Fancy being a British Lord, or maybe an Earl? You wear ermine & a silly hat, get treated really well in restaurants and upgraded at the airport. It's all down to political patronage, about who you know in the places that matter.
And it's just got our Prime Minister Tony Blair into a right old pickle. He's been accused of trying to hand out political honours in return for money to fund his last election campaign.
Now this sort of behaviour has been part and parcel of British life for years. David Lloyd George, our Prime Minister after World War One, simplified the issue. He just sold them. You could become a Lord or an Earl by handing over the required amount of cash. But he got found out, and in 1925 a law was passed preventing such heinous behaviour.
Nine years ago, Mr Blair was swept into power on an anti-sleaze ticket promising an honest, clean government. 'I'm a pretty straight kind of guy', he told us. But now he's been caught with his political pants down.
Last year, his party ran out of money when it needed it most -- to fund a massive election campaign. To plug the gap, a scheme was cooked up, where rich, very rich, individuals would be invited to lend money to the party - that's a LOAN, not a donation. The reason? All donations have to be declared, but thanks to a loophole in the law, loans do not.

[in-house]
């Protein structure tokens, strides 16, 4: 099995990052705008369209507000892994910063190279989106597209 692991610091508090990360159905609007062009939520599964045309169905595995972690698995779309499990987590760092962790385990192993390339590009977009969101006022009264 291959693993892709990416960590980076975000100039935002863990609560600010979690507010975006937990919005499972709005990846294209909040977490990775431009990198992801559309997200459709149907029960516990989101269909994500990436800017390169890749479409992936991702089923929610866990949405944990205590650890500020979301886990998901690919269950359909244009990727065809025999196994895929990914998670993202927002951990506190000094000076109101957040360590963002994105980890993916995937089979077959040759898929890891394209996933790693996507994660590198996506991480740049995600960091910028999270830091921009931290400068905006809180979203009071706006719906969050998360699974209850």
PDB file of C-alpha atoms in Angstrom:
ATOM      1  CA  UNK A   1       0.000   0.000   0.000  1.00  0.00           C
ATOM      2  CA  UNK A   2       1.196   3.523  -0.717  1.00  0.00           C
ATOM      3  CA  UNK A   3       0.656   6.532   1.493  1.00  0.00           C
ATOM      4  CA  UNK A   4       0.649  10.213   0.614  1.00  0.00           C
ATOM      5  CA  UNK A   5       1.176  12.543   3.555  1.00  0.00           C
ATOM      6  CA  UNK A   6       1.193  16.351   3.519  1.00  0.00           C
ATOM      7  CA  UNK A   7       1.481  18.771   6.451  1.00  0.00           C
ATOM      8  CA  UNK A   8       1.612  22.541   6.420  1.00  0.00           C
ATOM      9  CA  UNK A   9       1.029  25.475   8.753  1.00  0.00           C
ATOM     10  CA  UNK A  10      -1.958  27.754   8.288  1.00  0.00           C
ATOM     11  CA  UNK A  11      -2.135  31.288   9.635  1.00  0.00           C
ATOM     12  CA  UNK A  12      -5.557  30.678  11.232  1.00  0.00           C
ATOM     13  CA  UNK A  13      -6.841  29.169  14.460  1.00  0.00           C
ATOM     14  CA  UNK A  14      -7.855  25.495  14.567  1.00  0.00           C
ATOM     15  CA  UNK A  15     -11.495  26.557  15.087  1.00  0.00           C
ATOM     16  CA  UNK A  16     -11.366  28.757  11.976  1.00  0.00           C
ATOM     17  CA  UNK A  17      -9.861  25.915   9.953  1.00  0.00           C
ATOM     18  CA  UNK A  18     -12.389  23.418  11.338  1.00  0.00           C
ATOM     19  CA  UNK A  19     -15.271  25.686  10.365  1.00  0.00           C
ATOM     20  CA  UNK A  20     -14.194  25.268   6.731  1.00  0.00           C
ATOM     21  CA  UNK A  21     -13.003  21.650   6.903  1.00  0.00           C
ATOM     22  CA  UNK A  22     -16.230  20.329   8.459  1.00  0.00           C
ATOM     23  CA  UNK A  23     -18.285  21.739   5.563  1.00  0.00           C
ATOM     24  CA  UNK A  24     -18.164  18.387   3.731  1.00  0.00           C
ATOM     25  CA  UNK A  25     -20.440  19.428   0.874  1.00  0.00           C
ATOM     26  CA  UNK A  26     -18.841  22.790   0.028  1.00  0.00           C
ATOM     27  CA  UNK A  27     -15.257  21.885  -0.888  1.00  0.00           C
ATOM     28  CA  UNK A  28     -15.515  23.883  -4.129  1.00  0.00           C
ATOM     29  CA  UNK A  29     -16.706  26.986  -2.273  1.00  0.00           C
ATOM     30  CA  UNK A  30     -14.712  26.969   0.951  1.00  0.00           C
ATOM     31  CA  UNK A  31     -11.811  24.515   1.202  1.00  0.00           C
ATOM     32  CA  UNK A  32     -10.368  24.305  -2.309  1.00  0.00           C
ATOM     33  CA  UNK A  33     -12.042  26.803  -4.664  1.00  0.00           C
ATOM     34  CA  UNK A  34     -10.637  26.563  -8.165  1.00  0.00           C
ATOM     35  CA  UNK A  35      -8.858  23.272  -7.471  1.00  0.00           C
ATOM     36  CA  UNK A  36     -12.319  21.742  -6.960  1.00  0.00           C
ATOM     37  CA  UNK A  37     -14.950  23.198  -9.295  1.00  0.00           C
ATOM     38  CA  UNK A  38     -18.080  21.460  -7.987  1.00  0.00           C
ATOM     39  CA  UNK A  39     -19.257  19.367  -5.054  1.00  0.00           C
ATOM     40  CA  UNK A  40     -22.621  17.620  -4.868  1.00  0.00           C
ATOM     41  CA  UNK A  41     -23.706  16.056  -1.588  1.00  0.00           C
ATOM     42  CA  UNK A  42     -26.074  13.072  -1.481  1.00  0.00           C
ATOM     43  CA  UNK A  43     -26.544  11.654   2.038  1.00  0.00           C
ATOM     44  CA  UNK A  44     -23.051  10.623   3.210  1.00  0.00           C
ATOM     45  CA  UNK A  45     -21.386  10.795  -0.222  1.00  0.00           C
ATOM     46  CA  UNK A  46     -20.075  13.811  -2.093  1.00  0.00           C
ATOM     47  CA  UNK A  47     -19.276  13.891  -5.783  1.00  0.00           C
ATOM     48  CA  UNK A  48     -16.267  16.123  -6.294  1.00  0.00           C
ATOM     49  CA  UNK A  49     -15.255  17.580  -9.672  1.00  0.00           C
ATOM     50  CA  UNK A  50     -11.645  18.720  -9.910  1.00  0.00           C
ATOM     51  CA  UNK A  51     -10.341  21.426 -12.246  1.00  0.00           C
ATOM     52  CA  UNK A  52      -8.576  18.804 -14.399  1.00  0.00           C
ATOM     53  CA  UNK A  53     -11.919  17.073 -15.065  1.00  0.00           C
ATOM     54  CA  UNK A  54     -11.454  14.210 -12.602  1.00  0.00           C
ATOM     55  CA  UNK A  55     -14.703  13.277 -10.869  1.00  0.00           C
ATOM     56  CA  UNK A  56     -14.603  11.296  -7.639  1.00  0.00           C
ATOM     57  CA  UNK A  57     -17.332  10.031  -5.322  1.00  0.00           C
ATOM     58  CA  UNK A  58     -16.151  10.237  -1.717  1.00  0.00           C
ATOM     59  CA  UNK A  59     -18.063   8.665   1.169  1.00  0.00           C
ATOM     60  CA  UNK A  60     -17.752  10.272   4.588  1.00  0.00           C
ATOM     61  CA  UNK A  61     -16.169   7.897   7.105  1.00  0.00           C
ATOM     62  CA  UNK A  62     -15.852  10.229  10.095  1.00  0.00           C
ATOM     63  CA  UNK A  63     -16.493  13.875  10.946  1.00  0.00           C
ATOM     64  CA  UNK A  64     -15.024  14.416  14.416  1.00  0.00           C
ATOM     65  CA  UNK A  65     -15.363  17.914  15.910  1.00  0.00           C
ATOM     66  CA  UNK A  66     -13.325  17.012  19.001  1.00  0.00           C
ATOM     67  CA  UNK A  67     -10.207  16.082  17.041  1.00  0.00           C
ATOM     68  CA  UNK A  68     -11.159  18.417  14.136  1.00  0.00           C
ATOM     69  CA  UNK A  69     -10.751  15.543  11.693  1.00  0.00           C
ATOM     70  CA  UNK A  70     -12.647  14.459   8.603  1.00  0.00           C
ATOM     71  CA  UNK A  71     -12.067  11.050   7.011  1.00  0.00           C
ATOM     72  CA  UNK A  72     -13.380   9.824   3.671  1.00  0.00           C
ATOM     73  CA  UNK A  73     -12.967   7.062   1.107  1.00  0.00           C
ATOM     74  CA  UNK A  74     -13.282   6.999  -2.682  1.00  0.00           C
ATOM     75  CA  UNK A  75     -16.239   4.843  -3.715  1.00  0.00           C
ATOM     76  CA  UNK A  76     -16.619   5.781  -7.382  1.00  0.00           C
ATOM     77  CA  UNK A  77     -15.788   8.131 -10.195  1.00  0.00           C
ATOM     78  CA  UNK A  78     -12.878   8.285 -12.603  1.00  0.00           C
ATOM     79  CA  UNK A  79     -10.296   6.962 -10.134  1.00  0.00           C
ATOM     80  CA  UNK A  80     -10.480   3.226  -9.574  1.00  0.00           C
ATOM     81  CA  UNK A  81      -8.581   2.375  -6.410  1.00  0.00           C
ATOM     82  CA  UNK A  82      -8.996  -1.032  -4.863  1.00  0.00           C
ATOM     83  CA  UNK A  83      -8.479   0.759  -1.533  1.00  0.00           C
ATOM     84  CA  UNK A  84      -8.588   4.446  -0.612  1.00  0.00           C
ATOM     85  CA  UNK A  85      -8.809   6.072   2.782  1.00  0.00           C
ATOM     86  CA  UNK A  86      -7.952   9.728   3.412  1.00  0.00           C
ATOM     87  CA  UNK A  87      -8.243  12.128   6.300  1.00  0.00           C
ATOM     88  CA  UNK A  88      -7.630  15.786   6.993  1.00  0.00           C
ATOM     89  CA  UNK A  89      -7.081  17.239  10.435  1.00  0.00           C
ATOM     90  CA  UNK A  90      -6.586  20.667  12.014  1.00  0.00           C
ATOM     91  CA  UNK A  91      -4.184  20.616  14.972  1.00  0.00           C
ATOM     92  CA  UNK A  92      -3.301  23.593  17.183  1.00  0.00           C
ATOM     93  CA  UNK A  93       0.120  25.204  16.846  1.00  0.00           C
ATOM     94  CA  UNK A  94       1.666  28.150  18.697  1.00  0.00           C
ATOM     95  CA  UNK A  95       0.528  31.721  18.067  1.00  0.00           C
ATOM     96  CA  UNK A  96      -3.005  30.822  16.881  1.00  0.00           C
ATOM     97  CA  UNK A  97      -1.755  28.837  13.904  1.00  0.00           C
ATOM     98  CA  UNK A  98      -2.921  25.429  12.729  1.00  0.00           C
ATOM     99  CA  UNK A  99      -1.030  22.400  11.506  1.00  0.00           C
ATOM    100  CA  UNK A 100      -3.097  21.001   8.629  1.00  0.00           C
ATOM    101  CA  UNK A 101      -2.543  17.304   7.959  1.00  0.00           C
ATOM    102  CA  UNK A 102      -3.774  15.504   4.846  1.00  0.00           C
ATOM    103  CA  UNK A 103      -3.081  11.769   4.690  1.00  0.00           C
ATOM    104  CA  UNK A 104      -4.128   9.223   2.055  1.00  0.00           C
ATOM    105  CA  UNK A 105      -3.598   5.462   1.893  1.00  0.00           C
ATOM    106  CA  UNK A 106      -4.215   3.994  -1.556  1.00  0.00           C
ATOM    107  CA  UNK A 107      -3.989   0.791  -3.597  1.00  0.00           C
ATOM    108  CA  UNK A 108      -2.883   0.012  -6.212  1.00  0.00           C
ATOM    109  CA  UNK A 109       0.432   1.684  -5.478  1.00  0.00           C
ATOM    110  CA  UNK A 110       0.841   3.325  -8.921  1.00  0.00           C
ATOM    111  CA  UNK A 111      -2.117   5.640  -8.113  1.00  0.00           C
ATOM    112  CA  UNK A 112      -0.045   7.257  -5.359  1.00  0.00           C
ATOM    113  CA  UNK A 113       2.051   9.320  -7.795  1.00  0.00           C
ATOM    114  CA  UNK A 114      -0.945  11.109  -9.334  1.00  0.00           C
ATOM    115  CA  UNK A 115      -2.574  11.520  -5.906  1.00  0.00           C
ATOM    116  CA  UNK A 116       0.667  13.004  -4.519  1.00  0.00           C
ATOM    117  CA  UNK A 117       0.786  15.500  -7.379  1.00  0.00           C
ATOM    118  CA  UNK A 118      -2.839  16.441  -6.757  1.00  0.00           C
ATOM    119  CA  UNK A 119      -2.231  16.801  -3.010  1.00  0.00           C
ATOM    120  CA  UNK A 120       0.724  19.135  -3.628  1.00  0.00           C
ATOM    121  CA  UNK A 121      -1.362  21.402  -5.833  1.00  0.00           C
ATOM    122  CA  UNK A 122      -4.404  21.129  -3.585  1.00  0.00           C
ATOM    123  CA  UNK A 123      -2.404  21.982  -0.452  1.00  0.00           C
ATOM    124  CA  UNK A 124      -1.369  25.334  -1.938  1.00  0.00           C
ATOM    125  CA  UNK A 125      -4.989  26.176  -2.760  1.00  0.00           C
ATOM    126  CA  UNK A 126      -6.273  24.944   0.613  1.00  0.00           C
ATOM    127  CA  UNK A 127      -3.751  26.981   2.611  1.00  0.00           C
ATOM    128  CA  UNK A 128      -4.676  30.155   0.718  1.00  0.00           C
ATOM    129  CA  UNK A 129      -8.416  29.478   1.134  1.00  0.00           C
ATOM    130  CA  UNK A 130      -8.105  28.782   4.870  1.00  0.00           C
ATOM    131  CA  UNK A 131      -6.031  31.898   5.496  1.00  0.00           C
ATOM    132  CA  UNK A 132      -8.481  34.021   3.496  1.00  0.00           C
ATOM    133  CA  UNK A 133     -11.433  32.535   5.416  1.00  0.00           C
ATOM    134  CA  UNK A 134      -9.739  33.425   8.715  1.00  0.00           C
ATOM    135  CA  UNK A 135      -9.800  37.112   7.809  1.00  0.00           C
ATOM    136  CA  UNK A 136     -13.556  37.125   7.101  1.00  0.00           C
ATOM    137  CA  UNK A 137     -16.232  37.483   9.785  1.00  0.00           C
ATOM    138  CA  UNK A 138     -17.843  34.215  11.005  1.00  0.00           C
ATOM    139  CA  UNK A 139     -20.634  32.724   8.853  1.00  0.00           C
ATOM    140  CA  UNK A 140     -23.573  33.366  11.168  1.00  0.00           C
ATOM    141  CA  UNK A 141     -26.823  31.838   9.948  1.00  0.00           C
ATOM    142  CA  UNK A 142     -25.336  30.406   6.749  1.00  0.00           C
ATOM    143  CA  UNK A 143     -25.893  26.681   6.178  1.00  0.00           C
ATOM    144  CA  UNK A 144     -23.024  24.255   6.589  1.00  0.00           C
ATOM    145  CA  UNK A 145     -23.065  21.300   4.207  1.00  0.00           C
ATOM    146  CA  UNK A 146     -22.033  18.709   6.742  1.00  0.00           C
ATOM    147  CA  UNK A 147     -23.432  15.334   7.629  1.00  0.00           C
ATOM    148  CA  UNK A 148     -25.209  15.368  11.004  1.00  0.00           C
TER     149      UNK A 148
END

And there's worse. Several of these millionaires were then nominated by Mr. Blair to be Lords. That's right, large amounts of cash change hands, and blow me down, there was a recommendation for an honour.
Odd coincidence, you might think. And that's what the committee responsible for checking these things thought, and they started saying 'no way Jose' to Mr. Blair. But it all would have stayed undercover, if one of the nominees hadn't got sloppy and asked the committee why they had turned him down.
What was going on? Then other names, other loans, more than a dozen of them, were revealed, and it became as clear as day that some of the country's top businessmen had been secretly bailing out the British Labour Party. A million dollars here, one and a half million there. Yesterday, one of them was forced out of his post as Chairman of a big outsourcing firm with many Government contracts, after what he called these 'spurious' allegations.
Now I have a personal interest in this, because I gave thirty dollars to Labour's fundraising efforts ten years ago, and no one has offered me a thing. But now it's serious. The Police are even looking into it, and Mr. Blair is having to face the same question that brought down the previous administration. What part of 'clean' don't you understand?
By Simon Bates